Exhibit: Outside/Inside: Immigration, Migration and Health Care in the United States


The Health Sciences Library-Tucson is hosting the Outside/Inside: Immigration, Migration & Health Care in the United States exhibit, Oct. 23-Dec. 2.

The display includes six banners with images and text that trace the history of immigrant health and immigrants’ and migrants’ experiences with U.S. health care over the last 130 years. 

The exhibition examines the lack of access to health care that immigrants faced in the U.S., the emergence of immigrant health services, and the social movements and reforms started by immigrants and migrants to fight exclusion, stigmatization and discrimination in health care.

Nurses working for the Henry Street Visiting Nurse Service in New York City took snapshots showing their lives and the lives of the families they cared for in the 1930s. The nursing services addressed major problems of immigrant health, including infant mortality, tuberculosis, sanitation and inspired the role of nurses in promoting social reform. The exhibition also examines the history of stereotyping particular immigrant groups as disease carriers. It looks at how Chinese, Mexican, and Haitian immigrants and migrants were affected by medical stigmatization and how these groups organized against discrimination and advocated for more effective public health practices.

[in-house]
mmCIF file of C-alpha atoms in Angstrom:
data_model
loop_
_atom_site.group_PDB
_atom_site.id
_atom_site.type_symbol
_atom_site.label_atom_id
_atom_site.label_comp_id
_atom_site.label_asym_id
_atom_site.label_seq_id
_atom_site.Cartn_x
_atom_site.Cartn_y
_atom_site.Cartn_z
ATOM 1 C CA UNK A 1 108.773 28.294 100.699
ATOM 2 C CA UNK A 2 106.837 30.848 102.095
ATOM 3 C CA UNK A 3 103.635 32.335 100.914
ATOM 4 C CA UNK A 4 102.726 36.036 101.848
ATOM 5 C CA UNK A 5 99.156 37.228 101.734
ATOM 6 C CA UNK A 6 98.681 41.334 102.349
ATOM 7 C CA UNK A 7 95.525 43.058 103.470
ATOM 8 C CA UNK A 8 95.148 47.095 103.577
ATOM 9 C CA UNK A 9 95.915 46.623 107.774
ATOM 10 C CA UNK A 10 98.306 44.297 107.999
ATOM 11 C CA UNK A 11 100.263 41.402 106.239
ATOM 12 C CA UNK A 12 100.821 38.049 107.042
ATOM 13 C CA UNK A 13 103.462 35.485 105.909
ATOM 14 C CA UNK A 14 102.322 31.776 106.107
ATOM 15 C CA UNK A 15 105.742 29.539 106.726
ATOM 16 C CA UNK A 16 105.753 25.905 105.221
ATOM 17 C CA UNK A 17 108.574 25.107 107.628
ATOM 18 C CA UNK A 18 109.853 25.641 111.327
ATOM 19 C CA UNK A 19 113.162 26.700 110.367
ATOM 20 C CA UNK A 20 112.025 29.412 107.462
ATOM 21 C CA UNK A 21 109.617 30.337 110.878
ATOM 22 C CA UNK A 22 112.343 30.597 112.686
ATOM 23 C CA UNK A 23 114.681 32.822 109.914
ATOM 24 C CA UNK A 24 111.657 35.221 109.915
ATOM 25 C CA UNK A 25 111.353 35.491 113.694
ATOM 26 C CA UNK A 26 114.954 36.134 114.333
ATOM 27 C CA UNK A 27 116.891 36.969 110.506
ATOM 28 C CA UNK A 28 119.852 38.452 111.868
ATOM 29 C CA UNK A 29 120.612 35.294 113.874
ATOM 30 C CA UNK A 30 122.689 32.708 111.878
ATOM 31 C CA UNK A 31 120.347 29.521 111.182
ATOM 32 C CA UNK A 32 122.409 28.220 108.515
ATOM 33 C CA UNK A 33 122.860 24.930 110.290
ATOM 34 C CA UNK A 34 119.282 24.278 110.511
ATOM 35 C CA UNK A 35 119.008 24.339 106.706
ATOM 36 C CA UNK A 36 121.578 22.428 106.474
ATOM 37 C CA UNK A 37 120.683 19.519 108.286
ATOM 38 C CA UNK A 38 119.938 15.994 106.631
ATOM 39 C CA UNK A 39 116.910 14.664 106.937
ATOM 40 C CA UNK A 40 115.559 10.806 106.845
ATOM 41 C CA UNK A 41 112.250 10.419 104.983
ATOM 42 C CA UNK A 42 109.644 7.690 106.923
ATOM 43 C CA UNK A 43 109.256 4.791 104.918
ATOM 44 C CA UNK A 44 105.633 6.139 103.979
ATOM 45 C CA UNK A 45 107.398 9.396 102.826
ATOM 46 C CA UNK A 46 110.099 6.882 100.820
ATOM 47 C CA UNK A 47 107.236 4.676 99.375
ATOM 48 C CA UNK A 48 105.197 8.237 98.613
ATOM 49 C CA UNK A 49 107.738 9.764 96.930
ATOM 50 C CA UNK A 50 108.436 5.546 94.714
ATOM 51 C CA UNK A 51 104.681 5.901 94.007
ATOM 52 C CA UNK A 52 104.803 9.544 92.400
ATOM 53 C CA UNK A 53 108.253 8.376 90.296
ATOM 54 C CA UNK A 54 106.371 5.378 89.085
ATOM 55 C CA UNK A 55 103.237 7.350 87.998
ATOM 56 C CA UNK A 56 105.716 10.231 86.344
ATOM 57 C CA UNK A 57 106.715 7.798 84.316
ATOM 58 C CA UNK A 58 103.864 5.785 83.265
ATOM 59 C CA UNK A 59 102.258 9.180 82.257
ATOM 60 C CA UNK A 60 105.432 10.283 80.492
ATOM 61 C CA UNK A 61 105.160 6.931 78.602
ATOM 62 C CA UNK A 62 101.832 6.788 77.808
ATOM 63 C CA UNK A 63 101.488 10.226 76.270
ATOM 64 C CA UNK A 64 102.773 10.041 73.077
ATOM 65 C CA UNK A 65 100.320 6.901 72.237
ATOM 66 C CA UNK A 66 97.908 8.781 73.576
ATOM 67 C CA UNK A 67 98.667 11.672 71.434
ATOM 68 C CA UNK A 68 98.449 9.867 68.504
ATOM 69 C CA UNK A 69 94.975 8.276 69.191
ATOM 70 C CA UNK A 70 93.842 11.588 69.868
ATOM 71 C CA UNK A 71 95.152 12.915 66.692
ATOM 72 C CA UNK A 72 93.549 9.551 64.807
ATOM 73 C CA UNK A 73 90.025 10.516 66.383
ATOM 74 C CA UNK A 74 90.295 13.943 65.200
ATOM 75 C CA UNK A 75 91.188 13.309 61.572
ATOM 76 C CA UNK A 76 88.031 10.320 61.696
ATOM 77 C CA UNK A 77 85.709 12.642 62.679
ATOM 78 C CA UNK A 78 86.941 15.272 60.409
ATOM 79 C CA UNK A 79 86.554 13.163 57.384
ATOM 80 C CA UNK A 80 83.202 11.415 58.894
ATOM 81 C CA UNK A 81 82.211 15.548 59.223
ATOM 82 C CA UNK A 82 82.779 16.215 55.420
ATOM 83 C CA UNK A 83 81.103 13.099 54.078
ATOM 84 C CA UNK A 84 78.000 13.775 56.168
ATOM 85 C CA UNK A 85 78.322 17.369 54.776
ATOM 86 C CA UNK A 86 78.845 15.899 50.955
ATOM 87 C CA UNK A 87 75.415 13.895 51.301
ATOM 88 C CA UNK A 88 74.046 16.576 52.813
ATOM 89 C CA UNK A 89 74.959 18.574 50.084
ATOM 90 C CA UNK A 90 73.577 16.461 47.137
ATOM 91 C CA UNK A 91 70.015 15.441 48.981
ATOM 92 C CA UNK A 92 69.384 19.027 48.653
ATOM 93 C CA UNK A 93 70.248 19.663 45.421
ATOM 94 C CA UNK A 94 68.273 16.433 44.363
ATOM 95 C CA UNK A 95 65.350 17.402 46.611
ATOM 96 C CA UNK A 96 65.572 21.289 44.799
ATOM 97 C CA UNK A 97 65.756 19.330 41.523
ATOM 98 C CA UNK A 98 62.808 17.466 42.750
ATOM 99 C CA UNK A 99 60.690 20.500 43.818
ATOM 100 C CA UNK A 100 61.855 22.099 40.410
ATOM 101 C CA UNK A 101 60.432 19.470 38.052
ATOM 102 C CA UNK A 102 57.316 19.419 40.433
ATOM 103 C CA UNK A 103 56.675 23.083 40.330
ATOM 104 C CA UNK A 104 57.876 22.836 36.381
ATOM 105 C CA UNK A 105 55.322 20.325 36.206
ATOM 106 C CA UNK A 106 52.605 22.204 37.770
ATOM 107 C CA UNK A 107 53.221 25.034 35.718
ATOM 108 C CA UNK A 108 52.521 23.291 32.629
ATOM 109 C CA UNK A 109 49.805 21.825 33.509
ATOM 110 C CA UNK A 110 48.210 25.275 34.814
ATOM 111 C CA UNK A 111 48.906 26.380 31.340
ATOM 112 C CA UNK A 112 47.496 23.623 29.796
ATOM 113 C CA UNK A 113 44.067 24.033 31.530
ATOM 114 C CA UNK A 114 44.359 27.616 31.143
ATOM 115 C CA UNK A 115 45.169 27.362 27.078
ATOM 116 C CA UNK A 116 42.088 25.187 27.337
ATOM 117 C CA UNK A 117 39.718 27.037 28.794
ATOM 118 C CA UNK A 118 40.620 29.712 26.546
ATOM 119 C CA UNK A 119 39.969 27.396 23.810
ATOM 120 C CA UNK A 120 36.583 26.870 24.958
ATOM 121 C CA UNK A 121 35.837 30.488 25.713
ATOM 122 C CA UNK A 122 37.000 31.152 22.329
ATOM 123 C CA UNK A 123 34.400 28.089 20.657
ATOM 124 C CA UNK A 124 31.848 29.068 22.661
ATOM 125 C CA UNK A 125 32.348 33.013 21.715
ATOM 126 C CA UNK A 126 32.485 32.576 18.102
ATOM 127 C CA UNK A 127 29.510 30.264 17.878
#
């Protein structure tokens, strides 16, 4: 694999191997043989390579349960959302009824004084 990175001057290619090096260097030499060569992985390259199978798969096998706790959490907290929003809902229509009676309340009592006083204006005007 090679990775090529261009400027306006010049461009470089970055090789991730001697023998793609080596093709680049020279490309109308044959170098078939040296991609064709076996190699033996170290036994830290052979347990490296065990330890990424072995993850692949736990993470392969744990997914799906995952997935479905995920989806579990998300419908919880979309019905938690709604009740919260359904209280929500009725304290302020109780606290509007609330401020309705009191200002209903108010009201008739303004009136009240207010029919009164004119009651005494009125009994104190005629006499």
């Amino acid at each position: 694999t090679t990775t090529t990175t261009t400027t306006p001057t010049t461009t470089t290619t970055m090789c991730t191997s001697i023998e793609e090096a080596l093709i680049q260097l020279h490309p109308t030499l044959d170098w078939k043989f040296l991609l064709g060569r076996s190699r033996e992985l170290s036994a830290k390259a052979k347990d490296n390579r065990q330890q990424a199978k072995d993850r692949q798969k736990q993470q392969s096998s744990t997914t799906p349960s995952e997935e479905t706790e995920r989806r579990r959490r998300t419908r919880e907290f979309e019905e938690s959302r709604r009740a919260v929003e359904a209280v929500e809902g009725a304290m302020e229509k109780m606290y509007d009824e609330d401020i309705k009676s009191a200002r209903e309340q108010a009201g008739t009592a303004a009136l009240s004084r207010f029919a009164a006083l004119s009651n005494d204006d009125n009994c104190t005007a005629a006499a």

“We are delighted to host this traveling exhibition from the National Library of Medicine after the program’s pause due to the pandemic,” said Annabelle Nuñez, associate director at the Health Sciences Library. “It is gratifying to give our patrons something informative and important to explore and reflect upon while visiting the library.”

The exhibition is free and open to the public Monday-Friday, 8 a.m.-5 p.m.

For more details, visit the National Library of Medicine exhibition overview.


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